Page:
Townline Hill conflict part of bigger problem, police say

Abbotsford dispute is among gang issues crossing communities across the Lower Mainland

  • Jan. 28, 2017 9:00 a.m.

Police were on the scene October 2014 following the fatal shooting of Harwin Baringh on Sparrow Drive in west Abbotsford.

The latest gang-related shooting in Abbotsford is indicative of criminal violence that is extending beyond the Townline Hill conflict, say local police.

Const. Ian MacDonald said the Abbotsford Police Department (APD) is shifting away from referencing only the local conflict when discussing gang-related issues in the community because it is now part of a bigger problem.

He said the violence in Abbotsford can be linked to battles for drug turf throughout the Lower Mainland and even into other provinces.

The key players move in and out of different communities and attempt to gain power where there’s money to be made, he said.

“It’s not like they (gangsters) hit the signs that say ‘city limits’ and they don’t go any further.”

The latest shooting in Abbotsford occurred on Tuesday night.

Sgt. Judy Bird said police received a call at 6:20 p.m. about possible shots fired in the area of Countess Street and South Fraser Way.

Shortly after, police received several calls indicating that two vehicles had crashed in the area of Peardonville and Clearbrook roads.

Then, they received a report from Abbotsford Regional Hospital that two men had shown up with gunshot wounds.

Bird said police were able to confirm that the two men who had been shot had been involved in the crash with an unrelated vehicle.

A citizen who stopped to assist drove the men to hospital. Bird said the two victims are continuing to recover from their injuries.

She said Abbotsford Fire Rescue Service and BC Ambulance Service tended to the occupants of the second vehicle: a man, a woman and a child. Two of those people received minor injuries, and one was taken to hospital for observation.

Bird said one of the wounded men is “well-known to police” and has gang affiliations.

Police are now looking for a mid-2000s dark Ford Explorer believed to be the suspect vehicle in the shooting.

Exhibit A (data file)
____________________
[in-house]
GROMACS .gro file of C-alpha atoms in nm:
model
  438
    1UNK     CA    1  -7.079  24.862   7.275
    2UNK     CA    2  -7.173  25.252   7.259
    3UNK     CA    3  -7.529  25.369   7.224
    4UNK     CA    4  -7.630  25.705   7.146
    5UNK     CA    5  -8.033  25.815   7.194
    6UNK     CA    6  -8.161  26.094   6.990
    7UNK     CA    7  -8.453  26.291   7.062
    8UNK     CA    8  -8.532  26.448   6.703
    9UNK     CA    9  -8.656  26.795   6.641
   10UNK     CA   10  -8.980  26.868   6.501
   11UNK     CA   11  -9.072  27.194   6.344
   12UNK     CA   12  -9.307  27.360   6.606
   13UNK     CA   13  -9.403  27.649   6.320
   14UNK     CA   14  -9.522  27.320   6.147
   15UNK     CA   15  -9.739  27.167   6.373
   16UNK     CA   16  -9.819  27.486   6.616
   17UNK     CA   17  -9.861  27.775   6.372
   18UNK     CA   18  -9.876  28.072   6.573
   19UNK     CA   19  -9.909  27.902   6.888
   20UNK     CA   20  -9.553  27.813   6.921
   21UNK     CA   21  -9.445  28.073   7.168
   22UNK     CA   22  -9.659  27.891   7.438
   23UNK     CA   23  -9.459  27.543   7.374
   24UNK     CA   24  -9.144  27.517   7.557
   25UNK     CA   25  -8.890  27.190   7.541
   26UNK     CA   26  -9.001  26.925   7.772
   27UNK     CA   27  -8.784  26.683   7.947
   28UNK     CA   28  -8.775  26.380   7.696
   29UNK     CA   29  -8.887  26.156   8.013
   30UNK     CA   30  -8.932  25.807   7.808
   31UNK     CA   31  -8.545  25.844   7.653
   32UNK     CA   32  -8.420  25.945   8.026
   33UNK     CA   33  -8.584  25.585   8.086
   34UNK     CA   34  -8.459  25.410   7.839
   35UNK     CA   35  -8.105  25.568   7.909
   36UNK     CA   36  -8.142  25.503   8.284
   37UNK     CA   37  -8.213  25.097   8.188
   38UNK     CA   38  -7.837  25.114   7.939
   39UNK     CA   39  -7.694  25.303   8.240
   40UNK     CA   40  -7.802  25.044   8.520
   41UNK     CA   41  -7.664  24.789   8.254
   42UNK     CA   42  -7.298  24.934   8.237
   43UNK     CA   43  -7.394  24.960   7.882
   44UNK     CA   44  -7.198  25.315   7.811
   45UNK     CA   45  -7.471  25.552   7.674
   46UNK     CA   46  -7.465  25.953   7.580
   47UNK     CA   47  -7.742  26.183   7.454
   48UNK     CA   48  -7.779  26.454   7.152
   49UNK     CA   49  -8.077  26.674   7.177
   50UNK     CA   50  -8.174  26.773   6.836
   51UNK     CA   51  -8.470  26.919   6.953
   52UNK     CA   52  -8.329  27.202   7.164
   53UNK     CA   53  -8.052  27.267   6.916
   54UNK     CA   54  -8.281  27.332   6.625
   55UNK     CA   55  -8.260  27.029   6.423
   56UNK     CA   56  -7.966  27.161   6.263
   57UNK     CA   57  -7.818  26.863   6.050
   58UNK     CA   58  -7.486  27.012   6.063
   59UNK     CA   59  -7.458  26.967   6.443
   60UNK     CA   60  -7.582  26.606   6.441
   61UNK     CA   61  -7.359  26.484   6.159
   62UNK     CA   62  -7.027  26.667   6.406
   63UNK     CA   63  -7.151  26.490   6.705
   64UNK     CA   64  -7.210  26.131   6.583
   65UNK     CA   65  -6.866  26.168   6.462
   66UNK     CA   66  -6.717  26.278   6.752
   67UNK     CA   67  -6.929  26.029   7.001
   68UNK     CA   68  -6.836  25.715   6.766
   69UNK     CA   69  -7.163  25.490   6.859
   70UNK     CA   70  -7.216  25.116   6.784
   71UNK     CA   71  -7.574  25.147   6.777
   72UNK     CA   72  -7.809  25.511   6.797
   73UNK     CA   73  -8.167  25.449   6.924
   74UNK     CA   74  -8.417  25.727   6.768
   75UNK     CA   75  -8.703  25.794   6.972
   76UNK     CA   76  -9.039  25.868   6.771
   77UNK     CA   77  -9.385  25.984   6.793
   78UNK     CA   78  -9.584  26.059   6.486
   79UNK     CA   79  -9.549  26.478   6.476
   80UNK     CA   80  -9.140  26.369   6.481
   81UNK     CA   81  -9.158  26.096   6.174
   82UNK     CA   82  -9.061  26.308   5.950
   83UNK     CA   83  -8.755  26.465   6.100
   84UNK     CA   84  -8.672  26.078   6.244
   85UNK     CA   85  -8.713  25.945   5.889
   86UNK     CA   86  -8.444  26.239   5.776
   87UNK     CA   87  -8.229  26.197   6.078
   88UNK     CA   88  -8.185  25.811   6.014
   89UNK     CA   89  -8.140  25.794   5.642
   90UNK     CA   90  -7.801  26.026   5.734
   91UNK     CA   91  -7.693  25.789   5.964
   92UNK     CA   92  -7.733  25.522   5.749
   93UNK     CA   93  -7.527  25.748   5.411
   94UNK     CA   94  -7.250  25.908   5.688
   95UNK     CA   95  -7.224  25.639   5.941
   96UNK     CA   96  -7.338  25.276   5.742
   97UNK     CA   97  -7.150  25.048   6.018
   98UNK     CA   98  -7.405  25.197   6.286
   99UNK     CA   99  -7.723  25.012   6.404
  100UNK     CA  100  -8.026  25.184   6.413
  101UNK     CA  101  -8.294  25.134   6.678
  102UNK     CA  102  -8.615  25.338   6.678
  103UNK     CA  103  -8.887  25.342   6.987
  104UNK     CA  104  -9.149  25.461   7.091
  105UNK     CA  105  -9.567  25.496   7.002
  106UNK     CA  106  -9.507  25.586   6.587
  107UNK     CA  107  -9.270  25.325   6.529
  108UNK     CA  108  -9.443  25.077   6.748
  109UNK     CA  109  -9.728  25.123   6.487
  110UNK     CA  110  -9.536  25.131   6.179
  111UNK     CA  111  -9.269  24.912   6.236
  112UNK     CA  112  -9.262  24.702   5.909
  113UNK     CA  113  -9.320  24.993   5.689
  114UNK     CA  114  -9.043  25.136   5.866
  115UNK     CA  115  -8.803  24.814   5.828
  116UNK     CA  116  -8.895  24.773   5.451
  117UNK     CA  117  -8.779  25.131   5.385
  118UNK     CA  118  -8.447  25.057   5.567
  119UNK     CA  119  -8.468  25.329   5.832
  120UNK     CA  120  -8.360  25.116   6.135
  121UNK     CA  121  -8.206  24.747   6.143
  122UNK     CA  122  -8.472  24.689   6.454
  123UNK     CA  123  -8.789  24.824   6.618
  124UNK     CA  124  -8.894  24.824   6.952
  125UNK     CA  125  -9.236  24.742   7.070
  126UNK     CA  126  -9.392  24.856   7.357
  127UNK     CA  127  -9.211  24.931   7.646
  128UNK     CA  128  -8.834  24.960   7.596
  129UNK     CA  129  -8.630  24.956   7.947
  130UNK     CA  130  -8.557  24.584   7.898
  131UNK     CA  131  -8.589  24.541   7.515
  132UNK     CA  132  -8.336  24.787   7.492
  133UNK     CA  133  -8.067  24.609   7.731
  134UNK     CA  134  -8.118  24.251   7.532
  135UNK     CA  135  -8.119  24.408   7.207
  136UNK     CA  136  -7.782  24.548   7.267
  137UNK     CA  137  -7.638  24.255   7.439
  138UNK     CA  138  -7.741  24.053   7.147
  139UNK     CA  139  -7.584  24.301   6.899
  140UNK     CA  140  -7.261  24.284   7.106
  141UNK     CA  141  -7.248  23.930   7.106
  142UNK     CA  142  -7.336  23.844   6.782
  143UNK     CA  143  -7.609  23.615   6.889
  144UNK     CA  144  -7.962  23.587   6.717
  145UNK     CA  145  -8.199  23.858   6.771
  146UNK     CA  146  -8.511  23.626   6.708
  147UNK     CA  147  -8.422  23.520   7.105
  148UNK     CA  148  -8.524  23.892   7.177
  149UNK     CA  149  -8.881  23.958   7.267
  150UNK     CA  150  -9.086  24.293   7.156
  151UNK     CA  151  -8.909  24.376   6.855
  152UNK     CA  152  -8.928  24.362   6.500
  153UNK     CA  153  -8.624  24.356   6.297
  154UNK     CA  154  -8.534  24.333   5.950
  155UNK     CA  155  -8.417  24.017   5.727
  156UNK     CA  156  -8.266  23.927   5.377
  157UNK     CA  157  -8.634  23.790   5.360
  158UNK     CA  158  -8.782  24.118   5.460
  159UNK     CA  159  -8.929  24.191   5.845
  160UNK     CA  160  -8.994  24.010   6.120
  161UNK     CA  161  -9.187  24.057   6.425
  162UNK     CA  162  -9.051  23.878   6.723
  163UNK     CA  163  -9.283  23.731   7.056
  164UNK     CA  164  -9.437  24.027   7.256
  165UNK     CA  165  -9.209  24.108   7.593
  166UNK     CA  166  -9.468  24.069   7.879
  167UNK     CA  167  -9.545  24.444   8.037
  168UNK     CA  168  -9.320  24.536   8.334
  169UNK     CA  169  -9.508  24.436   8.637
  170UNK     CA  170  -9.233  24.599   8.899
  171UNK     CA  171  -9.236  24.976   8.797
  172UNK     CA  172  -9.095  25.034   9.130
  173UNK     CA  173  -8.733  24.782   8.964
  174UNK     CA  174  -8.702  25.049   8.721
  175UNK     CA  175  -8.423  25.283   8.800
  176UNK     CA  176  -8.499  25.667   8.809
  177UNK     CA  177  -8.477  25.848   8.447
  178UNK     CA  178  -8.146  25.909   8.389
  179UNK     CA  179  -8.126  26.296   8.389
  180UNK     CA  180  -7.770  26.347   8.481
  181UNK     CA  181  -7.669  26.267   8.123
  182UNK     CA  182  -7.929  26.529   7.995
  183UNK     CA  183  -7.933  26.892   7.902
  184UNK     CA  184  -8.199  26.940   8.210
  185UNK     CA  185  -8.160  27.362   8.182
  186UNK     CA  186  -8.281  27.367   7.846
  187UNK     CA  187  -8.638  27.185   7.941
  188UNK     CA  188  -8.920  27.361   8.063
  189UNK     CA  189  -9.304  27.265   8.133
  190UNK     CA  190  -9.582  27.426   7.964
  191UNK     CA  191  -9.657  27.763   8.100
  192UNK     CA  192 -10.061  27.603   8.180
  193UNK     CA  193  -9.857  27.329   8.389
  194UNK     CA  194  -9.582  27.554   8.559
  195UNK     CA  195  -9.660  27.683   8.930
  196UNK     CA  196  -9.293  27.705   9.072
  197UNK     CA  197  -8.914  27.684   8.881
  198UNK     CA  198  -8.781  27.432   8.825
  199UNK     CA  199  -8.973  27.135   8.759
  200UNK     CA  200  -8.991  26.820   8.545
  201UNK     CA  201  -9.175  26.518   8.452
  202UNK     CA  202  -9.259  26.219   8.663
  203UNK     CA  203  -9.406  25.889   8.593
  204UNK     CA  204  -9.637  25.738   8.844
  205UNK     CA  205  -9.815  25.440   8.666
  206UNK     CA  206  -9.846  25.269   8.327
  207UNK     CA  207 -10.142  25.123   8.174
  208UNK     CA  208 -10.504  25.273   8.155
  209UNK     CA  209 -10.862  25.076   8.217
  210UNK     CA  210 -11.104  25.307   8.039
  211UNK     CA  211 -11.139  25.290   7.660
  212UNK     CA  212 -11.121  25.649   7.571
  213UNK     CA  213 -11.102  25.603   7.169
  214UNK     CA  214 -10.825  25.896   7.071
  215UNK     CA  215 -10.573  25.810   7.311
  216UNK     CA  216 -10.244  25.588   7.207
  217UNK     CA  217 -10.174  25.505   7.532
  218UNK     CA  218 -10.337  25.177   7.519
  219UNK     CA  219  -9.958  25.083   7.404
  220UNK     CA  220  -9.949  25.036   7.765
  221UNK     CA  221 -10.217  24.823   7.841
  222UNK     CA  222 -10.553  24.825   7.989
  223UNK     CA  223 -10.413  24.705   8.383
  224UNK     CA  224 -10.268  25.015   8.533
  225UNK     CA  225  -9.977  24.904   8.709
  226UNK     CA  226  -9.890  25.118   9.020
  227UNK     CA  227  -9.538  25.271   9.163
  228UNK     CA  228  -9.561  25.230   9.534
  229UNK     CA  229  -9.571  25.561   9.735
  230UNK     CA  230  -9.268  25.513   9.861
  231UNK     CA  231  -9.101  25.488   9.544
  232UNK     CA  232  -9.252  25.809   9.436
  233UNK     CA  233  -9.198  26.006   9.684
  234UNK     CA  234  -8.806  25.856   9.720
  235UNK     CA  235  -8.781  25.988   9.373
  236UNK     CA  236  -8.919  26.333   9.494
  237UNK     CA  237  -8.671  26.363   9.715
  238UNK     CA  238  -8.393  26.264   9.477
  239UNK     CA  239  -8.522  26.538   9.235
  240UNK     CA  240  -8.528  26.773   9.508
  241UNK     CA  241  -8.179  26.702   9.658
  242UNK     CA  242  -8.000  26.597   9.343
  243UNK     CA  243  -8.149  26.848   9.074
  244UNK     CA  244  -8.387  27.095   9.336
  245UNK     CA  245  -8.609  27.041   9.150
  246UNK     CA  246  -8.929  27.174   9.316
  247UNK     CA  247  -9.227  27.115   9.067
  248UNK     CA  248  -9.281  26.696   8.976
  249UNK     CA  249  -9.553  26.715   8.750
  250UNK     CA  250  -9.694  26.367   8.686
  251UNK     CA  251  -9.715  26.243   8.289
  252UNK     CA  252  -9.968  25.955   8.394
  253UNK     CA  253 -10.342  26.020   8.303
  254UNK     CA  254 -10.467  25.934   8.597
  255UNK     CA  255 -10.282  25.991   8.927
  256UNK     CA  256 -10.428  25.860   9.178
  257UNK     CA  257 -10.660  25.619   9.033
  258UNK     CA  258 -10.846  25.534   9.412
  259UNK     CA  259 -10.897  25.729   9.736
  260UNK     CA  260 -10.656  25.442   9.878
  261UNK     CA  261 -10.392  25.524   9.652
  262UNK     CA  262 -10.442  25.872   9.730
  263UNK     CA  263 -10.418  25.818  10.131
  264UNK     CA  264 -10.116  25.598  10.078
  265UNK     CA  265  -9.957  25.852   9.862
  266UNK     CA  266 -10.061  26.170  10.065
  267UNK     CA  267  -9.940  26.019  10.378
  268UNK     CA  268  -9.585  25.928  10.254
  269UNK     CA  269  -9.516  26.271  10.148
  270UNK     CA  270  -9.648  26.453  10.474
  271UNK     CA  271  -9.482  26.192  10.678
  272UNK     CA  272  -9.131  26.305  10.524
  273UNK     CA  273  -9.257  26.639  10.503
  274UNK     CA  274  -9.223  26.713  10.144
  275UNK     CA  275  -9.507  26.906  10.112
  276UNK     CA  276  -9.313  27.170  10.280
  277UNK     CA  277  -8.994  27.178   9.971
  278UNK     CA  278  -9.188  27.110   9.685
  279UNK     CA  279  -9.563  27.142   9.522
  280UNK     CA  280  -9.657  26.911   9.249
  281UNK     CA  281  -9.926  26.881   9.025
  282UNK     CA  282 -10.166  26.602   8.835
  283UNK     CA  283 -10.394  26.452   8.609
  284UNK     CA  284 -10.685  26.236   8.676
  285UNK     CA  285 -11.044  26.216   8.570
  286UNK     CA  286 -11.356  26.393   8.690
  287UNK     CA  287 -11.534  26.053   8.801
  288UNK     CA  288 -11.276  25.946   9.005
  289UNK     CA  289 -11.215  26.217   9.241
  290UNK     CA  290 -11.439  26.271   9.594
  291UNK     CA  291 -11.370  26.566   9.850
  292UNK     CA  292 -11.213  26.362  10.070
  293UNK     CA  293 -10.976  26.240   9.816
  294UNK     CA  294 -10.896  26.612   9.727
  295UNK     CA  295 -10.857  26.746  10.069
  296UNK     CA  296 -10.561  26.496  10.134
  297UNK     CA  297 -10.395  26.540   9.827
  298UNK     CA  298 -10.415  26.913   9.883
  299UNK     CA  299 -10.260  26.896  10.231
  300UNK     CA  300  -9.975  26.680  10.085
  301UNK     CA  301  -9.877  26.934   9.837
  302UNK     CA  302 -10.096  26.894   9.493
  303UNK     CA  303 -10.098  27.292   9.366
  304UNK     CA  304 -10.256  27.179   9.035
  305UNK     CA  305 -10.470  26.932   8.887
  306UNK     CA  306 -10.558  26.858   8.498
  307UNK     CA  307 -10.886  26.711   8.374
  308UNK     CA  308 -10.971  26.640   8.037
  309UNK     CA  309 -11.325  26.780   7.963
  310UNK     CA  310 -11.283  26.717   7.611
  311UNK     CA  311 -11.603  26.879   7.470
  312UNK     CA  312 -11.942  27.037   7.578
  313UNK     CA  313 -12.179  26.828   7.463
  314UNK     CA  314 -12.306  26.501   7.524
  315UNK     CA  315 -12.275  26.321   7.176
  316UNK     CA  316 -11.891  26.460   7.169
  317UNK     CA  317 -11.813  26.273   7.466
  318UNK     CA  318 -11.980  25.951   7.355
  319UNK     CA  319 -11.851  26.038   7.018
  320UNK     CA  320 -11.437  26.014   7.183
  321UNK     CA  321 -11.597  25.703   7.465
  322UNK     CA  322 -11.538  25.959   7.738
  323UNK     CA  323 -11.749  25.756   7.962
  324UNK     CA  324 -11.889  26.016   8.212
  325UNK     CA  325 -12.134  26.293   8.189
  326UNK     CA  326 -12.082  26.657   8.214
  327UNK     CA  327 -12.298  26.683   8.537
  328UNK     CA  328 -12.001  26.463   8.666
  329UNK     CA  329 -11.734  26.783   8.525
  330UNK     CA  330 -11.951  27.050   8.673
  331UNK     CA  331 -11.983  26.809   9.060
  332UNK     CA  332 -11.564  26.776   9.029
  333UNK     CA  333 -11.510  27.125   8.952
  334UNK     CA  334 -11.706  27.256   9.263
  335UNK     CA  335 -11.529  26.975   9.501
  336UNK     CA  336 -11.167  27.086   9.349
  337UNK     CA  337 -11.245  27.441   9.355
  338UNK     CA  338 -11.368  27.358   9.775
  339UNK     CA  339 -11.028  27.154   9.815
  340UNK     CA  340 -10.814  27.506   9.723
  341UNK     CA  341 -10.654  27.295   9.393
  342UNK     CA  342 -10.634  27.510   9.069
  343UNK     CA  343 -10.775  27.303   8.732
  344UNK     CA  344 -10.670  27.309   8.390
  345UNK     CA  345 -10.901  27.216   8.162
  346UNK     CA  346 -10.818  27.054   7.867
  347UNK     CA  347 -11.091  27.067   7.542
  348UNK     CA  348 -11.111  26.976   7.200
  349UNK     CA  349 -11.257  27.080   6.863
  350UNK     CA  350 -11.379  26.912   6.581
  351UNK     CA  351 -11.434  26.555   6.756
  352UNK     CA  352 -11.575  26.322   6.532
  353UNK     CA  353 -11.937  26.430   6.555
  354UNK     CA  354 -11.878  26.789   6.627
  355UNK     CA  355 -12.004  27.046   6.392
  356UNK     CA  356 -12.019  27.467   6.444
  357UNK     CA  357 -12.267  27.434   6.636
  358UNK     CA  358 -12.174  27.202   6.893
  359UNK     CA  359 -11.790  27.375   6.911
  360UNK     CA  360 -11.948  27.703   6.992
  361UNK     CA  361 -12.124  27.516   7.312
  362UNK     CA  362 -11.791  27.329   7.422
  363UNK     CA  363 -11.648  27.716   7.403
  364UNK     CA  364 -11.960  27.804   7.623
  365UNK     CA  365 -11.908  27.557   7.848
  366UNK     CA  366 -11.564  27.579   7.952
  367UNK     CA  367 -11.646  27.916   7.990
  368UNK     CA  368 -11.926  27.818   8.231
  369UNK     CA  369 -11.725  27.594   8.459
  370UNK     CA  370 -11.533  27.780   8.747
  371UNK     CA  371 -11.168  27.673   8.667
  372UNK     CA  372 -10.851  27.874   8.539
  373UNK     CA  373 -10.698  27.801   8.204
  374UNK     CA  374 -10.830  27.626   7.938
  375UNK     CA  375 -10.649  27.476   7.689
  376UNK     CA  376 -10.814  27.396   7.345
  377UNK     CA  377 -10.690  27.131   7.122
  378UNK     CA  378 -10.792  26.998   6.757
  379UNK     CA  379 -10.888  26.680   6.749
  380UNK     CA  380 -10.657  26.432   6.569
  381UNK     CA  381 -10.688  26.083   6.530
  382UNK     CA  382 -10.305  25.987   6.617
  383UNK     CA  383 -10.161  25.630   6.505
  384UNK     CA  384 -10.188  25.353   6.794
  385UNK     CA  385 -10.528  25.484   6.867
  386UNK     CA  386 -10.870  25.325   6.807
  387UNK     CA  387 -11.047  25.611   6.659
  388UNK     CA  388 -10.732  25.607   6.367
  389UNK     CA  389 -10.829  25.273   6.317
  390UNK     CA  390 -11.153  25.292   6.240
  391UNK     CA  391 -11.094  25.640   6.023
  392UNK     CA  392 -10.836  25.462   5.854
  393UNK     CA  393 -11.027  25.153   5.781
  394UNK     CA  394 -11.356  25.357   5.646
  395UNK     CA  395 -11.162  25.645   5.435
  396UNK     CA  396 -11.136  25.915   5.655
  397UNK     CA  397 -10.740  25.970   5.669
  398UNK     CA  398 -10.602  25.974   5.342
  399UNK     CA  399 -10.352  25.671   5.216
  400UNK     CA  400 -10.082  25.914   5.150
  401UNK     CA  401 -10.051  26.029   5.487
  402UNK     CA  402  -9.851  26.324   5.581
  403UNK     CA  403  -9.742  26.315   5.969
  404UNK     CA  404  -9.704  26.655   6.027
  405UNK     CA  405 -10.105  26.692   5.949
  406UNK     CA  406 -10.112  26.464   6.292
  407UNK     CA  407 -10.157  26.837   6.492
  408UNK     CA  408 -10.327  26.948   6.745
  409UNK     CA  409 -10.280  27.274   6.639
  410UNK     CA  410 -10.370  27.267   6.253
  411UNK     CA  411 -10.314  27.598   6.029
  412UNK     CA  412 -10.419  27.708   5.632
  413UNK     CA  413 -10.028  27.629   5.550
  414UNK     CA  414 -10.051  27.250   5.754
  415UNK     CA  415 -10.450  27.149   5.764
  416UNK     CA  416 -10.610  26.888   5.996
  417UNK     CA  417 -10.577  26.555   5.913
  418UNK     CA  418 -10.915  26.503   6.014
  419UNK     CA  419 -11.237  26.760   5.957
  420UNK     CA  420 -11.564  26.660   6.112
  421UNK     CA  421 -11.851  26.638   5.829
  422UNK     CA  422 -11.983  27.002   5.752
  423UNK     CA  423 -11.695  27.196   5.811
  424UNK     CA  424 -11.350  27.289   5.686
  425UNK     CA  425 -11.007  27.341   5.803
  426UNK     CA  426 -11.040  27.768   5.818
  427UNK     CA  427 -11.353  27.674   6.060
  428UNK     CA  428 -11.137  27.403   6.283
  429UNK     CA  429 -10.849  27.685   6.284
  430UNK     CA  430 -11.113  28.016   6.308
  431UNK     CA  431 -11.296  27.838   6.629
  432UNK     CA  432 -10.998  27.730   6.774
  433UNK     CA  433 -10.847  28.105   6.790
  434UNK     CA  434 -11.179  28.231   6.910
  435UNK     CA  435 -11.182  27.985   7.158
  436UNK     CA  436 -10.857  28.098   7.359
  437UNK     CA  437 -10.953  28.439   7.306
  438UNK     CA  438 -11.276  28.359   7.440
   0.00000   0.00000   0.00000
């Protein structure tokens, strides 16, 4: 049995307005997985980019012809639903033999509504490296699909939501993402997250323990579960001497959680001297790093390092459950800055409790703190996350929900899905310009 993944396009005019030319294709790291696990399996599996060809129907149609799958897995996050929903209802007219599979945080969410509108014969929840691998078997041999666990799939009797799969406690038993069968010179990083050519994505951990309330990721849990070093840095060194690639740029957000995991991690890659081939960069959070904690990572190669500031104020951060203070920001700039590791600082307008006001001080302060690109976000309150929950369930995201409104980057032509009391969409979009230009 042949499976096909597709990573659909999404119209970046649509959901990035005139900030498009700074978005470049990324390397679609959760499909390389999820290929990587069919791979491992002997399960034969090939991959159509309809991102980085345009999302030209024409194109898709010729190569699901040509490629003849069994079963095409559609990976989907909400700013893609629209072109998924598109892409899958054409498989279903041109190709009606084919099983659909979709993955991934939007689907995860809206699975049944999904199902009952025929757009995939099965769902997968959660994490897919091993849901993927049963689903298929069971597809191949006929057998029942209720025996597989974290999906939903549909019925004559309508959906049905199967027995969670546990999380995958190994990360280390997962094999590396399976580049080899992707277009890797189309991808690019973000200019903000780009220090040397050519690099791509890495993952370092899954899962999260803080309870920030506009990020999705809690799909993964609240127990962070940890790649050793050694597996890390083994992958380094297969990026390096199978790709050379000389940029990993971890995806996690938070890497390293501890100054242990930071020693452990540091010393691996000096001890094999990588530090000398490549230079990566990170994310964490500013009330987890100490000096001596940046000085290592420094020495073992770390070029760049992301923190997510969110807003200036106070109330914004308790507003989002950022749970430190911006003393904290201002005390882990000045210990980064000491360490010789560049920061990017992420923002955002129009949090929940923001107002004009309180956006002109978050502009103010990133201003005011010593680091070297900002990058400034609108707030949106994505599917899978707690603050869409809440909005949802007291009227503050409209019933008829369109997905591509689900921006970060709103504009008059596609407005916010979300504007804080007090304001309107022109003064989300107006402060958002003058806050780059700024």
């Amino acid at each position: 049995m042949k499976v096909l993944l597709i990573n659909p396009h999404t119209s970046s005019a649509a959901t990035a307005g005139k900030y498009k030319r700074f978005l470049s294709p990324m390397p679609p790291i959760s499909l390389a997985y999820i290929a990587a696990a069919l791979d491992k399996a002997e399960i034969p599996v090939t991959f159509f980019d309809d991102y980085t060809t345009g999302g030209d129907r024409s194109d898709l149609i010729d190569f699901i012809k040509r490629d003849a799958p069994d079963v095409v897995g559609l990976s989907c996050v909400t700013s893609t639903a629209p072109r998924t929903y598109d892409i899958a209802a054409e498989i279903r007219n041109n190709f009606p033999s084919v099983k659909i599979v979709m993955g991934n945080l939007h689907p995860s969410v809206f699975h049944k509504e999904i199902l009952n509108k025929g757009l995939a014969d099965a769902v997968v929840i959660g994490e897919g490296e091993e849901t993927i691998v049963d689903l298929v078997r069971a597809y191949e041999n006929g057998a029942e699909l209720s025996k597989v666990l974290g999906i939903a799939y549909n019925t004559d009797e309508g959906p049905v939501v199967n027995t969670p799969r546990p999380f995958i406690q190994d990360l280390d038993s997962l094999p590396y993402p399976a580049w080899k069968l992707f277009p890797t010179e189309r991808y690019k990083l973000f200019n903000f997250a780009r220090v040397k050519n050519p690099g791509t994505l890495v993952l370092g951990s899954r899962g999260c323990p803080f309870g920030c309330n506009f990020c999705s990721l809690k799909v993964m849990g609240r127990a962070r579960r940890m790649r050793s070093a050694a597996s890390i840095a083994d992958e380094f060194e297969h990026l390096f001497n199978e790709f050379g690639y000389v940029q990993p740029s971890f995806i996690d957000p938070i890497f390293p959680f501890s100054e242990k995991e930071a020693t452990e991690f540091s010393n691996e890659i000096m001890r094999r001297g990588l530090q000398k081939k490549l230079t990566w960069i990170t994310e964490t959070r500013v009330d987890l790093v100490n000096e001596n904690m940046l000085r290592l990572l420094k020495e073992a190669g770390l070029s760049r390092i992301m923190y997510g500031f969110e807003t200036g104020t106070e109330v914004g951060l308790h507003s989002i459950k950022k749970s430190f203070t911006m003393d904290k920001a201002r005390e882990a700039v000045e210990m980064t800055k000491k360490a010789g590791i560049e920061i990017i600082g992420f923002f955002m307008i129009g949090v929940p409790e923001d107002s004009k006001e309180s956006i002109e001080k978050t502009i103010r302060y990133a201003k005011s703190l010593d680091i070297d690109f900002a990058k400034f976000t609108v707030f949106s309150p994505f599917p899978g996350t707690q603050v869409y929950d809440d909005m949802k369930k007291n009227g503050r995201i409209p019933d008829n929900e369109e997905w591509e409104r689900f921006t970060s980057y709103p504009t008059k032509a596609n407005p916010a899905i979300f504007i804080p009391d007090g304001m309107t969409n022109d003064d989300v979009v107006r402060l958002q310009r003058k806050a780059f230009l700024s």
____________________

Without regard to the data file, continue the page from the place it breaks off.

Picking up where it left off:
Meanwhile, MacDonald said the APD is working with other police agencies to share information about gang activity as it flows in and out of Abbotsford.

But unlike groups such as the Red Scorpions and the UN Gang that were active seven or eight years ago, gang affiliations are more difficult to pinpoint now, he said.

MacDonald said there are definitely “competing factions,” but the players shift more, making it difficult to keep track of who’s aligned with whom.

He estimated there are currently 40 gang associates in Abbotsford, with some of them getting their start in what police dubbed “the Townline Hill conflict,” named after the west Abbotsford area where most of the problems have occurred.

The APD first began reporting on the issues in the spring of 2014, saying two groups of young men – primarily of South Asian descent – were involved in a dispute that included instances of vandalism and mischief, such as smashing car windows.

MacDonald said some of those men, who showed little respect for authority, were easy targets for gang recruitment, and that over time the Townline Hill conflict grew more violent and deadly as the groups battled for control of the drug trade in Abbotsford.

The first murder attributed to the conflict took place in October 2014, when 18-year-old Harwin Baringh (in photo) was shot while in his vehicle on Sparrow Drive.

Last fall, Police Chief Bob Rich said that four other murders – in and outside of Abbotsford – can be connected to the Townline Hill conflict, including the death in September 2015 of innocent man Ping Shu Ao (in photo above), 74, who was struck by a stray bullet intended for his neighbour on Promontory Court.

Since Rich spoke, two other murder victims have been identified as having links to the Townline Hill conflict. Navdeep Sidhu, 24, and Harman Mangat, 22, were killed by gunfire Jan. 11 in Edmonton.

MacDonald said police continue to target the gang issues with a variety of strategies, including increased overt and covert patrols, surveillance cameras posted throughout problem areas, and suppression techniques, such as regular curfew checks of problem individuals.

To those who would say the ongoing shootings and deaths are evidence that police aren’t doing enough, MacDonald turned to a hockey analogy of fans complaining when a goal is scored on their team.

“They don’t look at it and say, ‘There could have been six goals scored, but you kept it at one’ …. If we weren’t doing the job that we’re doing … we would have a far worse situation,” MacDonald said.

He said the APD is currently looking at programs – similar to ones provided during the peak of the war between the Red Scorpions and UN Gang – aimed at preventing youth from becoming gang-involved. But he said community and parental involvement are also key.

Anyone with information about the most recent shootings, or other gang activity, is asked to contact the Abbotsford Police Department at 604-859-5225, text abbypd.ca (222973) or call Crime Stoppers at 1-800-222-8477.

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